The Lamiak, easily compared to Greco-Roman nymphs, are creatures of Basque mythology who figure greatly in local toponyms, and are often found represented in the coats of arms of the large farmhouses of the area.
According to legend, the Lamia is a mermaid-like creature with either bird-like feet or a fish’s tail who dwells in mountain springs and streams. Here, in the notoriously misty forest glens of the Basque Country, she can be found combing her long blond hair with a golden comb. Whether it is the golden comb or her golden tresses, I am not sure, but she is often attributed with the disappearance of some lonely shepherd of unmeasured ambition who wanders off into the forest in her pursuit and is consequently never seen again.
However, the Lamia often brought good luck to the local peasants and if a farmer left the Lamiak a present, he could awake in the morning to find his fields ploughed or his wood cut. These woodland spirits were often thanked for their help in the building of bridges, but, if a stone of a bridge was suddenly found missing, then this was a sign of bad luck and that the Lamia had left the river. This was often the case when men started to build small churches in the forest. Male Lamiak are also said to have helped by night in the building of ancient burial mounds such as dolmens and stone circles – many examples of which are found on the hill tops and mountain passes of this area.
P.S. Those of you who already know this area please note that the low-lying area of the Baztan river which runs from the ‘agote’ hamlet of Bozate in the Baztan Valley towards the bridge on the northern flank of Arizkun is called Lamiarreta (lit. the place of the Lamiak). Also, as you head south into the Pyrenees from the French/Spanish border along the Bidasoa river valley, you will find that the area after the first tunnel is called Lamiarri (the area of the Lamiak). I am not sure if there is a bridge here …. it will be interesting to check it out.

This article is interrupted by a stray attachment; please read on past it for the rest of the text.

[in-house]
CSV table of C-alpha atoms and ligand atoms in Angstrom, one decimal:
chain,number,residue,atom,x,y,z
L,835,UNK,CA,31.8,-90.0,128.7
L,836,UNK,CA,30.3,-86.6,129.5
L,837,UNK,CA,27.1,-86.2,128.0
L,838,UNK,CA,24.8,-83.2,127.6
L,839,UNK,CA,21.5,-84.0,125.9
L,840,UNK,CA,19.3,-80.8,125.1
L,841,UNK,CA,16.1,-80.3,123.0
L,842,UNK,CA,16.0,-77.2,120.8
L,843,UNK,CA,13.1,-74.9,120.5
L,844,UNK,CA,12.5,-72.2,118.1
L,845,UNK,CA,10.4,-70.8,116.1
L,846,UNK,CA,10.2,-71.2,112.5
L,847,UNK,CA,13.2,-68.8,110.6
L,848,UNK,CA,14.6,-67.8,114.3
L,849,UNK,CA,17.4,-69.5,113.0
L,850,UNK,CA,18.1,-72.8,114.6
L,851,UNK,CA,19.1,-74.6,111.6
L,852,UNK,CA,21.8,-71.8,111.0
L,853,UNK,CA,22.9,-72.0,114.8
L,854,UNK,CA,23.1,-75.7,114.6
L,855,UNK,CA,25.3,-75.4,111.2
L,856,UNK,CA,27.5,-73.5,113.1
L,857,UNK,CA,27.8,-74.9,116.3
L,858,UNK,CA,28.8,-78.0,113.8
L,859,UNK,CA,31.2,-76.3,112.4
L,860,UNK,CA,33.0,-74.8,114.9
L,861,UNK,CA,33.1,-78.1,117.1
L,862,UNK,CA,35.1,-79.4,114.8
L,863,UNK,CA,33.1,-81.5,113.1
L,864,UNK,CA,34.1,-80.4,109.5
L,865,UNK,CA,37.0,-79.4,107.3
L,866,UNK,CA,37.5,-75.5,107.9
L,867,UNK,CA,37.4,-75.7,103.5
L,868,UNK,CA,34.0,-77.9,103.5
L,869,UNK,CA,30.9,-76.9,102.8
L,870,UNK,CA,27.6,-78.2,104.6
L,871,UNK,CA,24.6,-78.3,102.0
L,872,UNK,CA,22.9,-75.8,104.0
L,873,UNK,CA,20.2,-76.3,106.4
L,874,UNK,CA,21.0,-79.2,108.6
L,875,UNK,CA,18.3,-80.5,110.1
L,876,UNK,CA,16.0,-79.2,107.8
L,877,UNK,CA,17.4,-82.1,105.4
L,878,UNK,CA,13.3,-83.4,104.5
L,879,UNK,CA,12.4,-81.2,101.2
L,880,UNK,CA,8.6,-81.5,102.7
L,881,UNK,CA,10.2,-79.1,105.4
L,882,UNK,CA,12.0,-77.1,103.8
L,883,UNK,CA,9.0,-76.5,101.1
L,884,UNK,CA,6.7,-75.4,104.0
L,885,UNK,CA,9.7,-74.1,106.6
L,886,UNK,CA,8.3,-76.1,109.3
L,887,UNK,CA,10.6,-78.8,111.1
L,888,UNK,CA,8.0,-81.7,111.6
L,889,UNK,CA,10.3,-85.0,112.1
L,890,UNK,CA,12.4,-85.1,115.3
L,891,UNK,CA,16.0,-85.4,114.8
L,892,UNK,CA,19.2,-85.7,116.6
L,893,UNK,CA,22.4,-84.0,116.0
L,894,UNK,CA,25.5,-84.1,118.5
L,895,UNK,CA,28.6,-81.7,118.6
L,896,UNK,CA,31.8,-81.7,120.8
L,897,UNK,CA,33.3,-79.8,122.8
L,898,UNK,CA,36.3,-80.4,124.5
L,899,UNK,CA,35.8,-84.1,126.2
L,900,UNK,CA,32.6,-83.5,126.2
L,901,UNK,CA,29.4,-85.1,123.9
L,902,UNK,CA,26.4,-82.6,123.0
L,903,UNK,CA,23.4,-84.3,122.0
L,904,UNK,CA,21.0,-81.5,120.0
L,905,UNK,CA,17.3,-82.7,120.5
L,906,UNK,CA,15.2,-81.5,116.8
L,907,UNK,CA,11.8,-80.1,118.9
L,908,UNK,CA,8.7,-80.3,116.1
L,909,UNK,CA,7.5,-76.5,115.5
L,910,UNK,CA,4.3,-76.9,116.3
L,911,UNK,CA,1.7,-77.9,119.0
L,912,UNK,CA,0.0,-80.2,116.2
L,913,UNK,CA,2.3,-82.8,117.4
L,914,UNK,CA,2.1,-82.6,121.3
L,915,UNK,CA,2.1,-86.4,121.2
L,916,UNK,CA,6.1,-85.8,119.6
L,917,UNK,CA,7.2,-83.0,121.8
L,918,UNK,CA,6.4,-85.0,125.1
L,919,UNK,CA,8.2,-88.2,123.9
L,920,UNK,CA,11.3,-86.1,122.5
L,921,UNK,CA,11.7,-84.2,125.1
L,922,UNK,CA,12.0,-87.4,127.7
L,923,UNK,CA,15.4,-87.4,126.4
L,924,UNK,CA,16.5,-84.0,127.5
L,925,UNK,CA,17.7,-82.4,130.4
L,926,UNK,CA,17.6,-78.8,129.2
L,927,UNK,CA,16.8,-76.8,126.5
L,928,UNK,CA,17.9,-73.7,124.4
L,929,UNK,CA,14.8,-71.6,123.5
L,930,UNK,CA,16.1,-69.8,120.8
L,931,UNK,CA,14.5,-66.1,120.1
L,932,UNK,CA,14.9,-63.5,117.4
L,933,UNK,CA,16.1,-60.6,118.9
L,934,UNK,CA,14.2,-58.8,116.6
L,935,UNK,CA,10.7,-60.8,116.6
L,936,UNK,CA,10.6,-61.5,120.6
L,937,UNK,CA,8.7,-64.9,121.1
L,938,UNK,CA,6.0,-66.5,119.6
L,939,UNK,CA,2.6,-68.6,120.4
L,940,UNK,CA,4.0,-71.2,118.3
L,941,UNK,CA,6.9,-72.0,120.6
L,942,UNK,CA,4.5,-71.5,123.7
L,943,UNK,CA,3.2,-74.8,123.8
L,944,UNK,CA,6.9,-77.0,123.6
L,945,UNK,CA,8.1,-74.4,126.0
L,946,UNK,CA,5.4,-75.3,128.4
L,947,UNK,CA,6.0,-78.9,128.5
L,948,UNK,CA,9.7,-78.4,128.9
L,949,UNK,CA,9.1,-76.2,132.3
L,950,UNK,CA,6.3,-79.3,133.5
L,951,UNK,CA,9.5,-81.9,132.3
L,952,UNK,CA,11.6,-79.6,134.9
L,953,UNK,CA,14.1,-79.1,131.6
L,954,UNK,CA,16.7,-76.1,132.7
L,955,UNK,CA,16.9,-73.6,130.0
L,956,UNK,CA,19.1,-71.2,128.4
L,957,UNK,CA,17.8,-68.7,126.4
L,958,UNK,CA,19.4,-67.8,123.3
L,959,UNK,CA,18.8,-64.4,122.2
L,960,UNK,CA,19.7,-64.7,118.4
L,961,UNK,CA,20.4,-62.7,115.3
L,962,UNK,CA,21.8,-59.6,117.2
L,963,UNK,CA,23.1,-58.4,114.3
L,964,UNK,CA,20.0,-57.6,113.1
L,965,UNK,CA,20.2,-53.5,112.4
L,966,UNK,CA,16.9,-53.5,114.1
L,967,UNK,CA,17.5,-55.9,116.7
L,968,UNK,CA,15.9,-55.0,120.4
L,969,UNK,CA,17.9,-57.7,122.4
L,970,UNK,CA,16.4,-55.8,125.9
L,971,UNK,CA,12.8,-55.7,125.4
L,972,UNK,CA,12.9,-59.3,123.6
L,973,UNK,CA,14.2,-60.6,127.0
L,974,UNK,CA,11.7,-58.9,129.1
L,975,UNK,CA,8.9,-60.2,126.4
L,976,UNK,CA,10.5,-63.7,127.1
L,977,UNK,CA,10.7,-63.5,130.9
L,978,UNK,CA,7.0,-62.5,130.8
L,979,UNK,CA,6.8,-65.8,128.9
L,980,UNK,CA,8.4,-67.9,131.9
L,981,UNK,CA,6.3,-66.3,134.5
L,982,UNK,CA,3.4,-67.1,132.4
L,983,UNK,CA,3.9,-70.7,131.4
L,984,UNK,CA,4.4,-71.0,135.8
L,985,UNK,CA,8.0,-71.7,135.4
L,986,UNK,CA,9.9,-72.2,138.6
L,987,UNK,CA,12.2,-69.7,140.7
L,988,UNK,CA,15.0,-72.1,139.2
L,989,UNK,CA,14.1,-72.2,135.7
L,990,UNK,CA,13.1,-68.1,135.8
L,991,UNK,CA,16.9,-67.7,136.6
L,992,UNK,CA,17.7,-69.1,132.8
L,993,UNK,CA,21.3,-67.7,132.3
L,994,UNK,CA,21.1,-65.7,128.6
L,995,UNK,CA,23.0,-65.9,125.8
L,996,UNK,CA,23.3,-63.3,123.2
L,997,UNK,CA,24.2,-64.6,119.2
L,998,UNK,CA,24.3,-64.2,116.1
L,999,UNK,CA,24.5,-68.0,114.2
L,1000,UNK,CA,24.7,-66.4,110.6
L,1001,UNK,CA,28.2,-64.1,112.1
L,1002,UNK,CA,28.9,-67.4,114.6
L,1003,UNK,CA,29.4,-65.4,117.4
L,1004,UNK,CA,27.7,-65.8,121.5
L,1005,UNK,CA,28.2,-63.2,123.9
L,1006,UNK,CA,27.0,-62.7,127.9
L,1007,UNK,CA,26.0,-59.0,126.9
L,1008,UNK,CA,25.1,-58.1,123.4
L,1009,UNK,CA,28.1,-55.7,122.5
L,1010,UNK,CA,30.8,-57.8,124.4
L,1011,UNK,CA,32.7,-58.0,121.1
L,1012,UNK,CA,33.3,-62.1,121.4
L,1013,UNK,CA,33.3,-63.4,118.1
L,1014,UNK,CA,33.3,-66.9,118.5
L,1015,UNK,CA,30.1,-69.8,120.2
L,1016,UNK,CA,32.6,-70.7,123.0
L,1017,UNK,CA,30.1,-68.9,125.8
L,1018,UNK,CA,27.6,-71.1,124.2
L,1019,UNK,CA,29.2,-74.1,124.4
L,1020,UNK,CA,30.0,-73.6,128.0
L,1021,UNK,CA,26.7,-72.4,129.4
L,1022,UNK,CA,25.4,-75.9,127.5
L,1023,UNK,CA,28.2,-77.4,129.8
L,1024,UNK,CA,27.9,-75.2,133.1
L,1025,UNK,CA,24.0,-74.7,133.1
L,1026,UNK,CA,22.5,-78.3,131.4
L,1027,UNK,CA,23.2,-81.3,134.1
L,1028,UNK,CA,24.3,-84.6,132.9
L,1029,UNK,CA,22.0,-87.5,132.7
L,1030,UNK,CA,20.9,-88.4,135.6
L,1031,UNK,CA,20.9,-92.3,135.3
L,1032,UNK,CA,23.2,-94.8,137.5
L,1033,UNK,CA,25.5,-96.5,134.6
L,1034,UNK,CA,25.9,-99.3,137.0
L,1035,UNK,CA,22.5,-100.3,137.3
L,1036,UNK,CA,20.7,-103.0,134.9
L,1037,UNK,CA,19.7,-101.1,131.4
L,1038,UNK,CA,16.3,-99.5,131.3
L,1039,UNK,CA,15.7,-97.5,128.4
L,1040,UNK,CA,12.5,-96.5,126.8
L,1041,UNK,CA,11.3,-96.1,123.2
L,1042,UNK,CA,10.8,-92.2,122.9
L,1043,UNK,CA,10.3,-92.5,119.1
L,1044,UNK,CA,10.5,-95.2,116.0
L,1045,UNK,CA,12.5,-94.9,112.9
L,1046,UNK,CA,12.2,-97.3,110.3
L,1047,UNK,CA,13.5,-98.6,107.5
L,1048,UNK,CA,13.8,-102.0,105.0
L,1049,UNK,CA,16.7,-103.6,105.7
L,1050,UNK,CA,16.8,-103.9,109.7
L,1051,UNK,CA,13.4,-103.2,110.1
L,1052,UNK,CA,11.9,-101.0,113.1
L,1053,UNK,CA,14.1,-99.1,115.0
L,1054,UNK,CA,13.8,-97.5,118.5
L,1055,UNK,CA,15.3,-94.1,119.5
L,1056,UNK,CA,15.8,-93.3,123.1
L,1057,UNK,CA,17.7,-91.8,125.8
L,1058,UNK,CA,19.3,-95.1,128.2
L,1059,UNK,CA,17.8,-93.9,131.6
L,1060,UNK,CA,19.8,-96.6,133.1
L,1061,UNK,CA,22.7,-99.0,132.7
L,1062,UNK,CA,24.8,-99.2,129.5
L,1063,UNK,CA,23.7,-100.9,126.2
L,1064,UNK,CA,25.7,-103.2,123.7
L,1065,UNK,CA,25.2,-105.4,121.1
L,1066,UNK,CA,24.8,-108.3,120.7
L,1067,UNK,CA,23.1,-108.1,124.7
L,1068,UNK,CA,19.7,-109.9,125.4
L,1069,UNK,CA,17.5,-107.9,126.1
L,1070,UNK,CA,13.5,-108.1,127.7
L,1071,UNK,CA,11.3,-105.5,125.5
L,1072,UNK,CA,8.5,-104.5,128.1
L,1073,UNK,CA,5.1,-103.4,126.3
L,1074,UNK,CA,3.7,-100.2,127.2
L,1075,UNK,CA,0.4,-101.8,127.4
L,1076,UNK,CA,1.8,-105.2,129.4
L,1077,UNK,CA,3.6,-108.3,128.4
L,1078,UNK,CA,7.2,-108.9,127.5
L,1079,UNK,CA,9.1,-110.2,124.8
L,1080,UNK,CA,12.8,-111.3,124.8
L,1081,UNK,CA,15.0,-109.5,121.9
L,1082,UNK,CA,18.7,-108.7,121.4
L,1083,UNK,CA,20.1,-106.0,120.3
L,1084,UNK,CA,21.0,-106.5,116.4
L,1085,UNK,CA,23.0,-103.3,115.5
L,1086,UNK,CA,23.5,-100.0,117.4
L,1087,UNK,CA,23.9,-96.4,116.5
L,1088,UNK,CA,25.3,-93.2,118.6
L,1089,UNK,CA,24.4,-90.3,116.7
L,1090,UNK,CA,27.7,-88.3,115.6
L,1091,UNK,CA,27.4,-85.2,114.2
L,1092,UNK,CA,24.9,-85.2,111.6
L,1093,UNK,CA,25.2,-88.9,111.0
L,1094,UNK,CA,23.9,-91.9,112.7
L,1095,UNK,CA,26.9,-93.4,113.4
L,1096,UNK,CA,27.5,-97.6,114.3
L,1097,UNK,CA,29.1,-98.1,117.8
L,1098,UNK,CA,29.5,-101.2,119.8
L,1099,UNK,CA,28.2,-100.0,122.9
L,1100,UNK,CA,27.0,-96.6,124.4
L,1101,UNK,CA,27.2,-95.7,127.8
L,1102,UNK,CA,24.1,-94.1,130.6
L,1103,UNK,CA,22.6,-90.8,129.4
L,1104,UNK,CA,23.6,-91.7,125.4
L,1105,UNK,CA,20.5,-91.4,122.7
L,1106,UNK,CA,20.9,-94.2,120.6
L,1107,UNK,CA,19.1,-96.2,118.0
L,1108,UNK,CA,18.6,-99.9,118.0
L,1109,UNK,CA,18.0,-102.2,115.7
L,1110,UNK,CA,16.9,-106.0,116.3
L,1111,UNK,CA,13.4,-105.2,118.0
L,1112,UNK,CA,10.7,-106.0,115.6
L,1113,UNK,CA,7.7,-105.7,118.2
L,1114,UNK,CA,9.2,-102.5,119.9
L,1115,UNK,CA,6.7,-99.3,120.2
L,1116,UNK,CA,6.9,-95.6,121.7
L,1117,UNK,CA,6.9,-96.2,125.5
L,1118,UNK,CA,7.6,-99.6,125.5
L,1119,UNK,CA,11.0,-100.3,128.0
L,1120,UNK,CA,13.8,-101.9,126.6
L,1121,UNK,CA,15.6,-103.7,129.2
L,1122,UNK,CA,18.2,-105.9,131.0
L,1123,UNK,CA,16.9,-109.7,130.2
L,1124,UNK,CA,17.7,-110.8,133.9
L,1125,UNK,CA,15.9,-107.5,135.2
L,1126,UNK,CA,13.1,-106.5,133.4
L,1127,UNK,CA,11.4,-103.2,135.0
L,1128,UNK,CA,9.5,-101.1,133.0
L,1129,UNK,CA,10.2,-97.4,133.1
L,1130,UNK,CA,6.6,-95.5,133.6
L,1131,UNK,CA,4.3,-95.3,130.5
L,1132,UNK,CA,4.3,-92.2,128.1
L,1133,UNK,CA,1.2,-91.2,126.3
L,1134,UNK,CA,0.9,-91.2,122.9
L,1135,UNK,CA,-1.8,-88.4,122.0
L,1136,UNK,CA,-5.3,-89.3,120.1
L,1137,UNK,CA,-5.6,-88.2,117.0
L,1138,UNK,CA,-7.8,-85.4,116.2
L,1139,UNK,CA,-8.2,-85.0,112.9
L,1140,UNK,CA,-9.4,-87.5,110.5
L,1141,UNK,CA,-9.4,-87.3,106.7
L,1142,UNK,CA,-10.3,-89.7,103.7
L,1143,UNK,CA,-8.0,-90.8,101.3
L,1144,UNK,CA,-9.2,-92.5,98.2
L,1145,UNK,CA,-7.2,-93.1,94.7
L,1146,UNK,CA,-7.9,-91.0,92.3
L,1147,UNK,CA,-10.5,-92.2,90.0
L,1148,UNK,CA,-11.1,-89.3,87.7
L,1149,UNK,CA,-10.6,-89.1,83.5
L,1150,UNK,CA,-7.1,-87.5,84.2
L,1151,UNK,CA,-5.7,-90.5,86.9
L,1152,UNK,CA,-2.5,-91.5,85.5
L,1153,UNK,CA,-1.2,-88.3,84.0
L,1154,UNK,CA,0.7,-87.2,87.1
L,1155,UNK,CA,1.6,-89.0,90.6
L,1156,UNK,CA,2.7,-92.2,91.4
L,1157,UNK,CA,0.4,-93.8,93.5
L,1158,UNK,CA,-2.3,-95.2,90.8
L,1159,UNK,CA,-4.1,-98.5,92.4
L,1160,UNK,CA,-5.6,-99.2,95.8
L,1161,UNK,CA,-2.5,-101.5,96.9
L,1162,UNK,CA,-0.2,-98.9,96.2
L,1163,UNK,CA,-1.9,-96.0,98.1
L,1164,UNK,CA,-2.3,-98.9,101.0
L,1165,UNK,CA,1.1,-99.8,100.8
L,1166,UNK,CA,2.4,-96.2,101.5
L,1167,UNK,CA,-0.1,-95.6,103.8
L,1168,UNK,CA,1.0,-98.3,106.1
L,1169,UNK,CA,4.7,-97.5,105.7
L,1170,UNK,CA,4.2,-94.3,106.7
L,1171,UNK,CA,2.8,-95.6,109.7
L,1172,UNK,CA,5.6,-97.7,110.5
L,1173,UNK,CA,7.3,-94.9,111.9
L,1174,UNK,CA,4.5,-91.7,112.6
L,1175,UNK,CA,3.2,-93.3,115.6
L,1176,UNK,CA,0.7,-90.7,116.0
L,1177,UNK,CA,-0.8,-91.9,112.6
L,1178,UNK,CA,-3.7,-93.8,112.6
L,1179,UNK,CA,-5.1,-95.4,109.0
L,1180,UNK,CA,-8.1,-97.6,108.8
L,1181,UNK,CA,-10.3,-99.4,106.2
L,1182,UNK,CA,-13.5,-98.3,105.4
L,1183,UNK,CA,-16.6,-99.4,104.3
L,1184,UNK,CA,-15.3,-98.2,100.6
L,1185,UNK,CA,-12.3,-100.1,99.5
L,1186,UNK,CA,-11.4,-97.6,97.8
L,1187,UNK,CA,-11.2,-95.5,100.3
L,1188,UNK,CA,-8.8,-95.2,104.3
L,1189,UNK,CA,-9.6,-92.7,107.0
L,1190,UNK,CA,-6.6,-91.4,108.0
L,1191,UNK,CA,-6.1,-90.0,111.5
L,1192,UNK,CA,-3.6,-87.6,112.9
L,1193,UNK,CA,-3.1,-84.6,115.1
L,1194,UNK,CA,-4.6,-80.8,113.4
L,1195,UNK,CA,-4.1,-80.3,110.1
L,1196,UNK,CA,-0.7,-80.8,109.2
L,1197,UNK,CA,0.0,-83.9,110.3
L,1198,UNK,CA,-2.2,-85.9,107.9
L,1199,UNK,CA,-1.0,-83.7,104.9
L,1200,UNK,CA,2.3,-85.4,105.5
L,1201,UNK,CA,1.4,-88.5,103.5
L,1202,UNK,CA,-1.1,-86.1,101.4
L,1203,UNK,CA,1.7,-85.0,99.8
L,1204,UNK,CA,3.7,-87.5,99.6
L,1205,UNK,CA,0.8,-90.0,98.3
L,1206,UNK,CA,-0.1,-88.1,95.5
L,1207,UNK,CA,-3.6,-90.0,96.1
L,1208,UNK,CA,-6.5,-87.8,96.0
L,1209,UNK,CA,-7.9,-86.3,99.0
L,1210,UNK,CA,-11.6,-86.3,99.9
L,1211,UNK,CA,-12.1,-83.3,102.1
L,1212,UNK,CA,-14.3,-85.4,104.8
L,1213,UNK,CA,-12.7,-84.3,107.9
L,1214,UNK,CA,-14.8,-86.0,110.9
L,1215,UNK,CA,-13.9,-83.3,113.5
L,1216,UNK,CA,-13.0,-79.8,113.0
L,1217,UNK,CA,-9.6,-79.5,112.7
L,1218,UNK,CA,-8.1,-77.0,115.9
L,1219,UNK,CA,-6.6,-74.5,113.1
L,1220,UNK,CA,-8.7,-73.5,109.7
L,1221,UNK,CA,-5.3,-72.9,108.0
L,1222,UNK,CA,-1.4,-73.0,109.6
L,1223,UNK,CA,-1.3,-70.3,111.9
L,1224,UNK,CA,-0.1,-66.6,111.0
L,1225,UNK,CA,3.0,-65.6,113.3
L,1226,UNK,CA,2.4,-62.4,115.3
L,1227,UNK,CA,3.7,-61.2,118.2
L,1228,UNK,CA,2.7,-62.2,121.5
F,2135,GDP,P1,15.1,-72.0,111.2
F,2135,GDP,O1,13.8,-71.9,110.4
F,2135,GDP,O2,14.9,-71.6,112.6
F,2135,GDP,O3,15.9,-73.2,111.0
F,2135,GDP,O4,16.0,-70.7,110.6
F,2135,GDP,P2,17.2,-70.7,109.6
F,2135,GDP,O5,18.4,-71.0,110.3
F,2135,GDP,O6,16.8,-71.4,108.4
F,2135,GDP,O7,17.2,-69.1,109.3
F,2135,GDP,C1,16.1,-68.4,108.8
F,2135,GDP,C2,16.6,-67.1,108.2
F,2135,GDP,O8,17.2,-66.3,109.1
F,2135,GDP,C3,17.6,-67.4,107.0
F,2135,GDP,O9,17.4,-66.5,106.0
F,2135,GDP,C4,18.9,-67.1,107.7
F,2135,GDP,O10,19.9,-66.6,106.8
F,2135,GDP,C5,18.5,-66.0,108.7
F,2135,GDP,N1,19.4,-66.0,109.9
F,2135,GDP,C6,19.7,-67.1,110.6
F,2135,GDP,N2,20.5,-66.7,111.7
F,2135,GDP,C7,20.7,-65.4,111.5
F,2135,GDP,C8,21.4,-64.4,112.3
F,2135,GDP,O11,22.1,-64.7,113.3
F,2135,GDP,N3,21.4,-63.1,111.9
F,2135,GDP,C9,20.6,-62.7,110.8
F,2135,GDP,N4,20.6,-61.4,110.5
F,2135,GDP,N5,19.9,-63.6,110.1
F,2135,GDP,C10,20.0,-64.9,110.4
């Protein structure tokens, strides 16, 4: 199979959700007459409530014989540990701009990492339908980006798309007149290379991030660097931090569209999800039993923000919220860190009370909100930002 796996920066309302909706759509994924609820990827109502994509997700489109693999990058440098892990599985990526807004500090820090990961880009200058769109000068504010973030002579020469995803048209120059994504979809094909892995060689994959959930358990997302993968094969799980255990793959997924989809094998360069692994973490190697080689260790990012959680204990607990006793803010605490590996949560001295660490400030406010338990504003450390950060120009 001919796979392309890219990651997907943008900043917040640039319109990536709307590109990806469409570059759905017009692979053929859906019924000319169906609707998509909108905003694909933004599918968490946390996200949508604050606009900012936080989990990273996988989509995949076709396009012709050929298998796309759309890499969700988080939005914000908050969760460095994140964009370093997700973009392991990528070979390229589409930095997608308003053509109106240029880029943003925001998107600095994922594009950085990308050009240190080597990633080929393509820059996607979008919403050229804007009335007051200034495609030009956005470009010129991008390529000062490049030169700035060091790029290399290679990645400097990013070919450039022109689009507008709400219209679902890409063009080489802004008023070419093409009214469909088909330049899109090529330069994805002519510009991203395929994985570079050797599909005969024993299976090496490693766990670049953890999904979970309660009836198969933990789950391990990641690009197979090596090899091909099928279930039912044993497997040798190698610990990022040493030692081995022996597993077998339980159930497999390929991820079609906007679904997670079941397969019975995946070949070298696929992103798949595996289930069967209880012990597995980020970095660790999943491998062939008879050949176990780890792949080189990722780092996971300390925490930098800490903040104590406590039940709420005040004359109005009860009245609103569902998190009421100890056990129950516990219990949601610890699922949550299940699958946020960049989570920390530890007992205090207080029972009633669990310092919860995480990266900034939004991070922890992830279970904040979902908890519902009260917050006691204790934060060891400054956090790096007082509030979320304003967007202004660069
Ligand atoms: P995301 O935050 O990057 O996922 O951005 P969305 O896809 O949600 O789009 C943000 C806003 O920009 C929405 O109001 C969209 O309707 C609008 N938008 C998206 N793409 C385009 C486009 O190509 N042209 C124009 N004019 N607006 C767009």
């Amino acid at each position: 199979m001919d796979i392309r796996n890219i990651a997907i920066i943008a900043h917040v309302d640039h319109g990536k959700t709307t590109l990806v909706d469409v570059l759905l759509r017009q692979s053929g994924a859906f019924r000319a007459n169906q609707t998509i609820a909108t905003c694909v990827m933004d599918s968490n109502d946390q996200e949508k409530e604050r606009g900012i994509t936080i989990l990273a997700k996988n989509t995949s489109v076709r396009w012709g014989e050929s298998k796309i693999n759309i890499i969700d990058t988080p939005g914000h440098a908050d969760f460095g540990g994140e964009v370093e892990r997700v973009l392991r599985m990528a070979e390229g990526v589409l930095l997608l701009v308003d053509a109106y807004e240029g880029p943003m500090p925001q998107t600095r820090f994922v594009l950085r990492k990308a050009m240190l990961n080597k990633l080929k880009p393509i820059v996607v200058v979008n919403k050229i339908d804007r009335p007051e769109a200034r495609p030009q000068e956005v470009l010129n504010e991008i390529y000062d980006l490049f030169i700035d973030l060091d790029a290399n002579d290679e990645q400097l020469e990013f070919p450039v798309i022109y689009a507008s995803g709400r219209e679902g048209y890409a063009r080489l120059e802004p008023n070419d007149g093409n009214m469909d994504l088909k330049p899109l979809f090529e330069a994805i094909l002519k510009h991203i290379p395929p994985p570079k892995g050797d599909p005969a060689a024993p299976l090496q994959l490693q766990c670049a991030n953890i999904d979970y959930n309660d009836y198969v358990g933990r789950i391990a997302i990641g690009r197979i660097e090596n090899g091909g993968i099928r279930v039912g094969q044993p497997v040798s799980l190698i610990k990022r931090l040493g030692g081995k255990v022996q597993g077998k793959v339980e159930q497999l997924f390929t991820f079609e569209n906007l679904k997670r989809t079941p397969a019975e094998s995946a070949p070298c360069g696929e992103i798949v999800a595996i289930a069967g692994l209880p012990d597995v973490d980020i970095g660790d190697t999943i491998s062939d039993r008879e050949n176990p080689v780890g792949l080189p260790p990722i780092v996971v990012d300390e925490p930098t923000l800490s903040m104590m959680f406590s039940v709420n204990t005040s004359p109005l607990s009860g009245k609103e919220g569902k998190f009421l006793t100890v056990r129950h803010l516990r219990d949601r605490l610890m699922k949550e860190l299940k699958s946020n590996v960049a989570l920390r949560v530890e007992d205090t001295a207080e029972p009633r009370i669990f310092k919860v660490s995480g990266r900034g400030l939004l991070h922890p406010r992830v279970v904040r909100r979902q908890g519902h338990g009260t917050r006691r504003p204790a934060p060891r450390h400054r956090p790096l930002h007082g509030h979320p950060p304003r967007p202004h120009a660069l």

Anyway, I will end on a personal anecdote from a guided tour I gave of the houses and history of Zubieta when my Spanish wasn’t quite up to scratch. A group of pensioners from Pamplona will not forget the terrible faux pas I made in Spanish when attempting to describe a Lamia in a coat of arms on a house in Zubieta. The mirror in the left hand was O.K (espejo), it was the comb (peine) in the right hand that gave me problems! (just take away the ‘i’ and you have the name of a part of male anatomy). Anyway, given the belief that lonely shepherds would run away to join these beautiful blond sirens of the woods, perhaps my faux pas was not so inaccurate after all!